Landon was skeptical of having to do the research to find out about something like the layers and components of skin in the first place, and then having to answer a question about the layers and components of skin again in the chapter quiz. And I sort of see his point, not that I'll do away with the quizzes. They are there to see how much he remembered and understood from the research he did.

I'm finding it more difficult in this review to summarize the things we liked, because there are a number of things that I liked, but that are challenging for my student!

What we liked best:

  • I like that the student has to take responsibility for studying the topic. Landon felt somewhat differently, of course, because that made his job a bit harder! 
  • I also like that the student is required to do more than just fill in blanks or do multiple choice answers. I think it's good discipline and practice for Landon to write a paragraph (or two, or five) to explain muscle endurance and how to build it, rather than just give a yes or no answer. That is a challenge for him because he doesn't like writing, but to his credit, he has not complained even once about having to write so much for science.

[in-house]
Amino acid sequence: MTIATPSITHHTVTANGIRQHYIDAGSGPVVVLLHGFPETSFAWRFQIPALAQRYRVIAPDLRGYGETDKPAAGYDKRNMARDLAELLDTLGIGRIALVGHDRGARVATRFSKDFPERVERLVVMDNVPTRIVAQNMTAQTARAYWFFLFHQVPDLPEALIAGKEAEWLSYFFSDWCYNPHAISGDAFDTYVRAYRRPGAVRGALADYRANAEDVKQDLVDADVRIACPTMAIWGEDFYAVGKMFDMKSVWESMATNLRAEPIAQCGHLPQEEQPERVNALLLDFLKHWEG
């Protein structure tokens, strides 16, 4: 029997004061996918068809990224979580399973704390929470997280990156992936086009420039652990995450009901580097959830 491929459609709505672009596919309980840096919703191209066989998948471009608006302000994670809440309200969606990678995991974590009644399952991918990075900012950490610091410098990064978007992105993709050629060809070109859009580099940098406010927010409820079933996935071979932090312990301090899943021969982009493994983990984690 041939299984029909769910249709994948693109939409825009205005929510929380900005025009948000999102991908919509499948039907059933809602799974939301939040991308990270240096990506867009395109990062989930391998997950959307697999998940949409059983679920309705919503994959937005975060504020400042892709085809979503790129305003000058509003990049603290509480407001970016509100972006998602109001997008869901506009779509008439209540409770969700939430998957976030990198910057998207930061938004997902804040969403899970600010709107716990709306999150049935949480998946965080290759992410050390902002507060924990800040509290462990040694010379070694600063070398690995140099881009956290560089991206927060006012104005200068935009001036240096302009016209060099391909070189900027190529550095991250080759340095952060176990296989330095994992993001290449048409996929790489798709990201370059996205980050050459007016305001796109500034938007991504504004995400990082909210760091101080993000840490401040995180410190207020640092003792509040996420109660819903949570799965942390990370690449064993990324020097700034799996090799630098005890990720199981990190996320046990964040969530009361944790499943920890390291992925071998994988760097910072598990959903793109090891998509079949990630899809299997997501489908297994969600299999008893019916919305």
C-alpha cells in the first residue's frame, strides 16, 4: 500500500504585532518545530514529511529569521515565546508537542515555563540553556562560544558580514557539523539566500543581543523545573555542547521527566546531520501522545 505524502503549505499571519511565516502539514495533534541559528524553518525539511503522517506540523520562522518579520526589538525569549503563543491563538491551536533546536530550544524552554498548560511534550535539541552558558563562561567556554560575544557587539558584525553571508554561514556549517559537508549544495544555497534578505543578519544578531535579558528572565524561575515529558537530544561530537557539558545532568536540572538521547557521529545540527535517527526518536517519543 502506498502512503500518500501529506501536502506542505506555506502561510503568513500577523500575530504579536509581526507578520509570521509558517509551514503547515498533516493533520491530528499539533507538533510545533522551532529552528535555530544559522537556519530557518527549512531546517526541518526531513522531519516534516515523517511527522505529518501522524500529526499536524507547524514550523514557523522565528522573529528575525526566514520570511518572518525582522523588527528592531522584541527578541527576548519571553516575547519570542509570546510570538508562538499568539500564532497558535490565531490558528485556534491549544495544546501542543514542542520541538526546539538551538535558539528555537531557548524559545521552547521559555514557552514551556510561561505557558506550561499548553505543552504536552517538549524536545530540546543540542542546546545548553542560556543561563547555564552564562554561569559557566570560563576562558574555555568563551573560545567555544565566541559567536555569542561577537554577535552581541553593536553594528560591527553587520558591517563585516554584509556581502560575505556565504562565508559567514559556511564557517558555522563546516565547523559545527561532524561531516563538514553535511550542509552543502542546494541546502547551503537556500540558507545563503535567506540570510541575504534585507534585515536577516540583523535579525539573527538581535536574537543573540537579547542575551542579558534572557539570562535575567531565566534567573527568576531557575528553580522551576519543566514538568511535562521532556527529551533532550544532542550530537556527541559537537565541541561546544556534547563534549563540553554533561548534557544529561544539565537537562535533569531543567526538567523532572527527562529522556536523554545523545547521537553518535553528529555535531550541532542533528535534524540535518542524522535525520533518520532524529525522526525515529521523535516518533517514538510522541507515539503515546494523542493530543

• Each student can use the types of resources that they like best, and in whatever combination works best.
  • Emphasis on research and hands-on activities.
  • schedule is easy to follow because it's laid out week by week, and the teacher's manual has very helpful supply lists by week, so it's easy to plan ahead (any failure we experienced in this area was mine entirely!) 
  • We found that one week - between four and six hours of research time - was about right for each chapter, so this should work out well for us in scheduling the school year.

What I need to mention:

  • students who don't know how to do their own research, or who heartily dislike it, will probably not enjoy this approach. While it's flexible enough to allow the student to delve deep into any topic that interests them and perhaps spend a little less time on the topics that don't, it does rely on the student's ability to do effective research and manage his own time.
  • Because of the emphasis on hands-on (which I like!), it is important to have the materials available. We didn't have the use of a microscope until several weeks into the review period, and it would have been so much better had we been able to view that onion root tip right after researching and discussing mitosis rather than doing it weeks afterwards. For Biology, you will need a microscope, prepared slides, and a dissection kit; so I recommend planning ahead accordingly. (For the record, when the official school year begins, we will review everything Landon's done so far, in order, and do all the labwork again in the right order too.)